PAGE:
Earlier this year, the British government recommended that children's use of cell phones be limited to essential calls. The recommendation was not based on any scientific evidence that cell phones pose a special risk to children. Rather, it was a precautionary recommendation, the government explained, to protect a vulnerable population with still-developing nervous systems.
The FDA has suggested some simple steps that American cell phone users can take if they remain concerned about potential health risks but don't want to give up their mobile phones.
First, people can of course consider reserving the use of mobile phones for shorter conversations or when a conventional phone is not available. Also, they can switch to a type of mobile phone with a headset to place more distance between the antenna and their bodies. And for the car, people can switch to a mobile phone with the antenna mounted outside the vehicle.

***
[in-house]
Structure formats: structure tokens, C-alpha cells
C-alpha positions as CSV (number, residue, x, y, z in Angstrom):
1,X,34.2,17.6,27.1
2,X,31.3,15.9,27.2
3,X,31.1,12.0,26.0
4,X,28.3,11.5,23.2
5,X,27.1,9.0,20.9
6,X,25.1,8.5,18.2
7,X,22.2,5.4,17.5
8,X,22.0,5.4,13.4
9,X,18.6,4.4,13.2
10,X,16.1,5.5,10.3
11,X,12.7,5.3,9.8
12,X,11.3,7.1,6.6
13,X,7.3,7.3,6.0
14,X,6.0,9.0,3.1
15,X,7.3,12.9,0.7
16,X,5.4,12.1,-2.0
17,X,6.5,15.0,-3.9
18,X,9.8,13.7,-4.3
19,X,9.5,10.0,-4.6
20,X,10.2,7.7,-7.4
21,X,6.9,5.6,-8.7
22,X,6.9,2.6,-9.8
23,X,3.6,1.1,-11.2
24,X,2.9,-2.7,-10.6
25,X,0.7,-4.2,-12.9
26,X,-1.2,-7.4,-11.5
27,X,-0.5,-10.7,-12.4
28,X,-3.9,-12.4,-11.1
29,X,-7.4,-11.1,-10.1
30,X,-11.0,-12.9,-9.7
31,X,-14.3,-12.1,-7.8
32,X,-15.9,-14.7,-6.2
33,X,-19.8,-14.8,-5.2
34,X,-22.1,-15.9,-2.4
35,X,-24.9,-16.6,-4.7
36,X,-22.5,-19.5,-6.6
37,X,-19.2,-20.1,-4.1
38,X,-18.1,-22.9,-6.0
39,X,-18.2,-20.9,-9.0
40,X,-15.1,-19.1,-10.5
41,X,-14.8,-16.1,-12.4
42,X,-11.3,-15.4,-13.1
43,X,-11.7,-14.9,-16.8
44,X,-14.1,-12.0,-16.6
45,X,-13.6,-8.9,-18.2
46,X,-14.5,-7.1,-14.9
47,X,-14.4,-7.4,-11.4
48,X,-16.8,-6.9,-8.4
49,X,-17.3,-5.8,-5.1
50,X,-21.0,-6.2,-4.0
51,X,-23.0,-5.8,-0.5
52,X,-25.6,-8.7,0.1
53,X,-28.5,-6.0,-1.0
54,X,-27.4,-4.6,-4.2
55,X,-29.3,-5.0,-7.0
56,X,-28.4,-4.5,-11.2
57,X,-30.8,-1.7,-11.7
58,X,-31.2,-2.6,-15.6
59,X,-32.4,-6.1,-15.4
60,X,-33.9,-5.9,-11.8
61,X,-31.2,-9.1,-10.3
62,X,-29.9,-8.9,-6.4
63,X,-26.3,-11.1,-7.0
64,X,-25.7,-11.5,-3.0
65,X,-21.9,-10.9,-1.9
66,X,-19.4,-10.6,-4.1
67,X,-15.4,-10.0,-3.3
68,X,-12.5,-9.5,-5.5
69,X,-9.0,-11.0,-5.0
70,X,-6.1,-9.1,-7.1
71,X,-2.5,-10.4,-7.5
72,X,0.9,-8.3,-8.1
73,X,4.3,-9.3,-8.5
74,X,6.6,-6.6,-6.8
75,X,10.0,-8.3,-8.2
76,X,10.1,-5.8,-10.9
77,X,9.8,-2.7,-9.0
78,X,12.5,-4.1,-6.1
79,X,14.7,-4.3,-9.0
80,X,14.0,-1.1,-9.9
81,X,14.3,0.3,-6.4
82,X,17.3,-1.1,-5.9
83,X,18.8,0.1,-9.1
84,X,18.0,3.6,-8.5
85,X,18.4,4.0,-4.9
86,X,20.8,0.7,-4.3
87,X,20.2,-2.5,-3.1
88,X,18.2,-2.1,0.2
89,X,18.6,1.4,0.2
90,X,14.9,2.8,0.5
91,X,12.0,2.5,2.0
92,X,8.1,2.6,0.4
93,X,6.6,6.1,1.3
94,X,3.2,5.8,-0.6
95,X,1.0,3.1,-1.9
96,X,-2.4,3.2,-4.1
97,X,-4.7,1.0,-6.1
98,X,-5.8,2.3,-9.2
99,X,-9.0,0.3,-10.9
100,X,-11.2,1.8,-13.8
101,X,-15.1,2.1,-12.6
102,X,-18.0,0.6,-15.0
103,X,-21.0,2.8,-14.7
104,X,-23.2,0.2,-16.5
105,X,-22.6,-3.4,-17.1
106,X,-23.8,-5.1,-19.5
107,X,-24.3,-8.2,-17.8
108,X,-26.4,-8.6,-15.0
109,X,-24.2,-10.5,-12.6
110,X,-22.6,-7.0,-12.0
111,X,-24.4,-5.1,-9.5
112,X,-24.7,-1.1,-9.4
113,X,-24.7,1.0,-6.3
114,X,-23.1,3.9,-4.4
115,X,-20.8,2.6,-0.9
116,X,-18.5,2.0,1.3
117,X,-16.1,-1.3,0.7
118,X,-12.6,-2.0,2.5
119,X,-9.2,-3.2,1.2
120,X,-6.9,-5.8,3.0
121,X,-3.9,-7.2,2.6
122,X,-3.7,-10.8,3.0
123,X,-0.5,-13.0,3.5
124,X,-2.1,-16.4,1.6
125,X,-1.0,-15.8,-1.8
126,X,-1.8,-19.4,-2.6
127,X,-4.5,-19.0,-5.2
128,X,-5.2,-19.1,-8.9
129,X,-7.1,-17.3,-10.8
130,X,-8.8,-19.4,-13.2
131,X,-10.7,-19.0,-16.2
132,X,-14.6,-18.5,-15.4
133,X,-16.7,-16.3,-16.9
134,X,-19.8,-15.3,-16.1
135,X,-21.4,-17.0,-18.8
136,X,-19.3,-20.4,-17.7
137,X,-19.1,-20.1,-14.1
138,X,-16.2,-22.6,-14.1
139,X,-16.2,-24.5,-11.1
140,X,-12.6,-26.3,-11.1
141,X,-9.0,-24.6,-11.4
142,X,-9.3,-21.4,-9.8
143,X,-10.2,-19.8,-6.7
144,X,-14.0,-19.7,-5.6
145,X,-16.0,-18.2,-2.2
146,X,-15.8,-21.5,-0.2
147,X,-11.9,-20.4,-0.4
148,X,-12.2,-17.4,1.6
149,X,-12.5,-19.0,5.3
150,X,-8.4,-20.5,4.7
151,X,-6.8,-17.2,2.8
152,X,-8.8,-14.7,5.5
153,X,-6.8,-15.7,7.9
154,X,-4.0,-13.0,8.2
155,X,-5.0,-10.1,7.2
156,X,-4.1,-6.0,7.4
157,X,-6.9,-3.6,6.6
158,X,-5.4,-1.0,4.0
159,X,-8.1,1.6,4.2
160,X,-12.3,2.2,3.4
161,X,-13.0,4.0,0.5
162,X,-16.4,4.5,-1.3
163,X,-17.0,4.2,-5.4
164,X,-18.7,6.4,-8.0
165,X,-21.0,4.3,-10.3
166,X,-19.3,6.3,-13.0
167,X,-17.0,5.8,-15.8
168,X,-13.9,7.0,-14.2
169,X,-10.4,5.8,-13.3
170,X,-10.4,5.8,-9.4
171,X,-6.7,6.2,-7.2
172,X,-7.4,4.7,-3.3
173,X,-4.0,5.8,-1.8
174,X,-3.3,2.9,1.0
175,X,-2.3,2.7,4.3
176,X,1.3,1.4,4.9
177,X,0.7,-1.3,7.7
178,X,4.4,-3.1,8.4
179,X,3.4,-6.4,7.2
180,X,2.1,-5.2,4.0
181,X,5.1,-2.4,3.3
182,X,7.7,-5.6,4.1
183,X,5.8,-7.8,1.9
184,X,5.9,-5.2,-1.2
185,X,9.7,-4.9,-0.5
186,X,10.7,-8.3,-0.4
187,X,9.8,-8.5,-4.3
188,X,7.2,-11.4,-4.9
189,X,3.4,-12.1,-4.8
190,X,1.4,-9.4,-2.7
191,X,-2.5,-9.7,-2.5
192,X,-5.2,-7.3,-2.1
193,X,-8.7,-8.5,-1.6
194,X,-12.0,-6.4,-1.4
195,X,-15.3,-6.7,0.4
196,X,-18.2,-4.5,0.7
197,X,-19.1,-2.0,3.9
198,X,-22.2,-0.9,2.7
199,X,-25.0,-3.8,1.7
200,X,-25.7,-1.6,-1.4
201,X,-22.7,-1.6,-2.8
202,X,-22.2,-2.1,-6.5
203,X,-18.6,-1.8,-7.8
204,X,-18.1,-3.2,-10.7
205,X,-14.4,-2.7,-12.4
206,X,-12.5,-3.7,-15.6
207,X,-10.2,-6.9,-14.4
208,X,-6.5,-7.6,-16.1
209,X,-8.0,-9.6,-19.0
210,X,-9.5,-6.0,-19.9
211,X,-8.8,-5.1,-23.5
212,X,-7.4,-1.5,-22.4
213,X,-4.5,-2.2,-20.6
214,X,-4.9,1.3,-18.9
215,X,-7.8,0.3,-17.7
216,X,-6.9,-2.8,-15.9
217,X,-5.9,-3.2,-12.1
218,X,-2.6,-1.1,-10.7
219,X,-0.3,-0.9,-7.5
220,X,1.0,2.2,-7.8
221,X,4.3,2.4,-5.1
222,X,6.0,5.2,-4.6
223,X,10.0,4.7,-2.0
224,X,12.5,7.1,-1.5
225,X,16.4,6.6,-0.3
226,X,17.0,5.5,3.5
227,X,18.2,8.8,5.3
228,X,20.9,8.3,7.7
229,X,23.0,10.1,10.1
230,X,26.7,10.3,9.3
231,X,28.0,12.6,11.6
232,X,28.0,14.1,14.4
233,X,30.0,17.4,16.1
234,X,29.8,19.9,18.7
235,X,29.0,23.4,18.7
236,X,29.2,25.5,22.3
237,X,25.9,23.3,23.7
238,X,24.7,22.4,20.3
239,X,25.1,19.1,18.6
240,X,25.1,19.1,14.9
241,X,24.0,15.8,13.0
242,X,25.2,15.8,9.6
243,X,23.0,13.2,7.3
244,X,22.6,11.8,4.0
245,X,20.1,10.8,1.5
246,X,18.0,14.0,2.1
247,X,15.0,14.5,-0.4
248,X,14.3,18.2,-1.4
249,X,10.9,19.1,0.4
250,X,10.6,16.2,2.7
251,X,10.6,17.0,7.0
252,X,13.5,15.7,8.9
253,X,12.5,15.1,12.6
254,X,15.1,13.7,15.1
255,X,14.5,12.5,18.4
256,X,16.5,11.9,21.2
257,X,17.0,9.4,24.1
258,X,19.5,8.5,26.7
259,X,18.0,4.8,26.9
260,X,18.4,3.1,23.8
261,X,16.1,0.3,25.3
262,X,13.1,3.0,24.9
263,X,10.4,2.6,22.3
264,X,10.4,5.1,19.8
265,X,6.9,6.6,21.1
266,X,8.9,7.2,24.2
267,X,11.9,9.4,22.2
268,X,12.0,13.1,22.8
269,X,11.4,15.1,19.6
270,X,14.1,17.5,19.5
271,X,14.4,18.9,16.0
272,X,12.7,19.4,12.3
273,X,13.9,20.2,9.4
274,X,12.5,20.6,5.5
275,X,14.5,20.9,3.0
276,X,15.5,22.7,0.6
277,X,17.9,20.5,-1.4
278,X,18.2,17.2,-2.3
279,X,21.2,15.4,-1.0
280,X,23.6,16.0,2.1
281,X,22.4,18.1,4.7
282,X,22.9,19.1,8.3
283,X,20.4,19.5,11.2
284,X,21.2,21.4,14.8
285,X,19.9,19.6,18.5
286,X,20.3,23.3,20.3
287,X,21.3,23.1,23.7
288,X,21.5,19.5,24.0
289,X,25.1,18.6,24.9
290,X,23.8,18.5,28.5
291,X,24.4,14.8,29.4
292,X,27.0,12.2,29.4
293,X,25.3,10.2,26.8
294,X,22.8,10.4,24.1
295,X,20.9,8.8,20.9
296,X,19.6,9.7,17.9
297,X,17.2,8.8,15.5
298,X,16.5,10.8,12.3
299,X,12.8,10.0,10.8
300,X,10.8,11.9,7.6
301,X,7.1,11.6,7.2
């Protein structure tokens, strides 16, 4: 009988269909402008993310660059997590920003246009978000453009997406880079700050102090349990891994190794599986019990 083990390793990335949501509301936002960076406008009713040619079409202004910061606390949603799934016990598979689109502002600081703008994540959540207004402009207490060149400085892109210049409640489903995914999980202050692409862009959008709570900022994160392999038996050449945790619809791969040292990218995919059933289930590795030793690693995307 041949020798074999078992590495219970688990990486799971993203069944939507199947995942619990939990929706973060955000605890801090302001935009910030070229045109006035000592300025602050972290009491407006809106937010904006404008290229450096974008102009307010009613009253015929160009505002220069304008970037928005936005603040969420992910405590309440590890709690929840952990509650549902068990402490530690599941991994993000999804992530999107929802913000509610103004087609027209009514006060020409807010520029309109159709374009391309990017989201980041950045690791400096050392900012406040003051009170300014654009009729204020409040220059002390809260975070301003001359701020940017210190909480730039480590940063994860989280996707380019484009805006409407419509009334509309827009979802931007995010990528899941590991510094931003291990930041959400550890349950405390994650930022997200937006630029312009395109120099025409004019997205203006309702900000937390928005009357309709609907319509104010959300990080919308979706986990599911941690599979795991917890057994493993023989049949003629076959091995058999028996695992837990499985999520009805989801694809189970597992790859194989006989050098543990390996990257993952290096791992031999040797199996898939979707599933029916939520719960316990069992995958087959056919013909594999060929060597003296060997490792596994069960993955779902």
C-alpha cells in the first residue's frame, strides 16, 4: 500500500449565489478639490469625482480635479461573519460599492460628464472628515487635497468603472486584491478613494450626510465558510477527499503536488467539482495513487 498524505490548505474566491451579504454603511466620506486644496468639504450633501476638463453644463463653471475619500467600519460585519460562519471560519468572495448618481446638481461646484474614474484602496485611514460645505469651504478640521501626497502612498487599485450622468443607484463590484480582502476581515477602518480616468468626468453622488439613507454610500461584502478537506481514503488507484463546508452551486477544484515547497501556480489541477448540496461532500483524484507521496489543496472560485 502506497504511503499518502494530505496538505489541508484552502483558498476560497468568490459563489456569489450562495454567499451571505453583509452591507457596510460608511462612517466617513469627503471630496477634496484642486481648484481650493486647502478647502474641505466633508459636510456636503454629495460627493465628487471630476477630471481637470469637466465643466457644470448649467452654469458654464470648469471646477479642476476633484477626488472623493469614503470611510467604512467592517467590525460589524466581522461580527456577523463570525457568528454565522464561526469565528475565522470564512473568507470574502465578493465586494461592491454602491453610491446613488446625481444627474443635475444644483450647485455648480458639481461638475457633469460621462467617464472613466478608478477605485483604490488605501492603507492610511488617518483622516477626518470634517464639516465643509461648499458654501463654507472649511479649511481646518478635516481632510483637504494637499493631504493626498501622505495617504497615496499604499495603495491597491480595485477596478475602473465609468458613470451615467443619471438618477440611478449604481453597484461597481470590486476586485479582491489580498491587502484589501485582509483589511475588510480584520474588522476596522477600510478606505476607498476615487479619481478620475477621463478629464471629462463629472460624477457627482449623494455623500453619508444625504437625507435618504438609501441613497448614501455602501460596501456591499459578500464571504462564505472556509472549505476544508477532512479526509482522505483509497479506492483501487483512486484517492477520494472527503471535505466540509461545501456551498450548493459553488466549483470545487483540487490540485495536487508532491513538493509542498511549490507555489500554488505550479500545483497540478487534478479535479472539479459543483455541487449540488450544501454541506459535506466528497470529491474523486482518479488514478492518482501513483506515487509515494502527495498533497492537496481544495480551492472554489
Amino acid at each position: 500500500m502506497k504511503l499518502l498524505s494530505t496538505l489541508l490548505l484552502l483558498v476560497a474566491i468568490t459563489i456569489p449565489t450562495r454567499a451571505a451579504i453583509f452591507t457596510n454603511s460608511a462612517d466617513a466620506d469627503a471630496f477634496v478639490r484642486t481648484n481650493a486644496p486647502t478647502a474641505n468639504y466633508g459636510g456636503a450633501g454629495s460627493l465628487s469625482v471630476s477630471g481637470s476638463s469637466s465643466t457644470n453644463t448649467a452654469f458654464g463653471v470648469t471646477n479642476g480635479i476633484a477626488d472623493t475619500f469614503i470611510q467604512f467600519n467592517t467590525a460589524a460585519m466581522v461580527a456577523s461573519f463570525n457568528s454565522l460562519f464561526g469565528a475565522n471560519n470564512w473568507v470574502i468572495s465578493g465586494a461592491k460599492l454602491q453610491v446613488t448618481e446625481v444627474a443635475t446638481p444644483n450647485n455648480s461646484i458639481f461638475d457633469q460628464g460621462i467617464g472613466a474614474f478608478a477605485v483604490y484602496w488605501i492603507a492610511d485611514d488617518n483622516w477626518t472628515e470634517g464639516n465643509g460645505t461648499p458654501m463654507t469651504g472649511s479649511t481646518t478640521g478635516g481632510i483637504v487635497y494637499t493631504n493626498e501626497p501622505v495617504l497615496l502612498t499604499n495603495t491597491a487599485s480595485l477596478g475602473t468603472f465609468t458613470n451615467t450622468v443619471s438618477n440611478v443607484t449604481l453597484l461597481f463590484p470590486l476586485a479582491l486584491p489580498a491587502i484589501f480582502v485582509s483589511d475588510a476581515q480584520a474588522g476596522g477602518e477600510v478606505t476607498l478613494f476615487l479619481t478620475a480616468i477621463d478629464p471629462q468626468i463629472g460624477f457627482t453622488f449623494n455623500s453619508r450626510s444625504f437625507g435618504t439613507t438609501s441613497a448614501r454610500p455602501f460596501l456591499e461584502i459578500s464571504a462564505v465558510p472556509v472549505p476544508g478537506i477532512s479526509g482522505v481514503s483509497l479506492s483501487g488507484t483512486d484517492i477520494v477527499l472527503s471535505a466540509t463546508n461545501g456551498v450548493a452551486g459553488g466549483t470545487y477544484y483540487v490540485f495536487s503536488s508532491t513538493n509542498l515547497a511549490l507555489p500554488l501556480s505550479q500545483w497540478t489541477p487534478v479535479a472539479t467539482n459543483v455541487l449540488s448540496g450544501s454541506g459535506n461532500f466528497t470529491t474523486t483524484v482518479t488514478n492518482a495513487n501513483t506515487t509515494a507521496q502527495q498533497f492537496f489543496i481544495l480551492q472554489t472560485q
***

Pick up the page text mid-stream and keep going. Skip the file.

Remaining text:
With the recent media spotlight on cell phones, cancer researcher John Moulder, Ph.D., warns that some marketers are preying on people's fear of radiation, selling fraudulent devices with claims that they are protective. Moulder has seen a variety of creative but useless items, mostly on the Internet, from pendants worn around the neck to so-called RF-proof lingerie. As to products sold as shields for the phone to cut your RF exposure while not interfering with the communication signal, Moulder says, "I have yet to see one that can do both of those things."
Adapted from the November-December, 2000 issue of FDA Consumer.
For more information on cell phone safety, visit www.fda.gov/cellphones.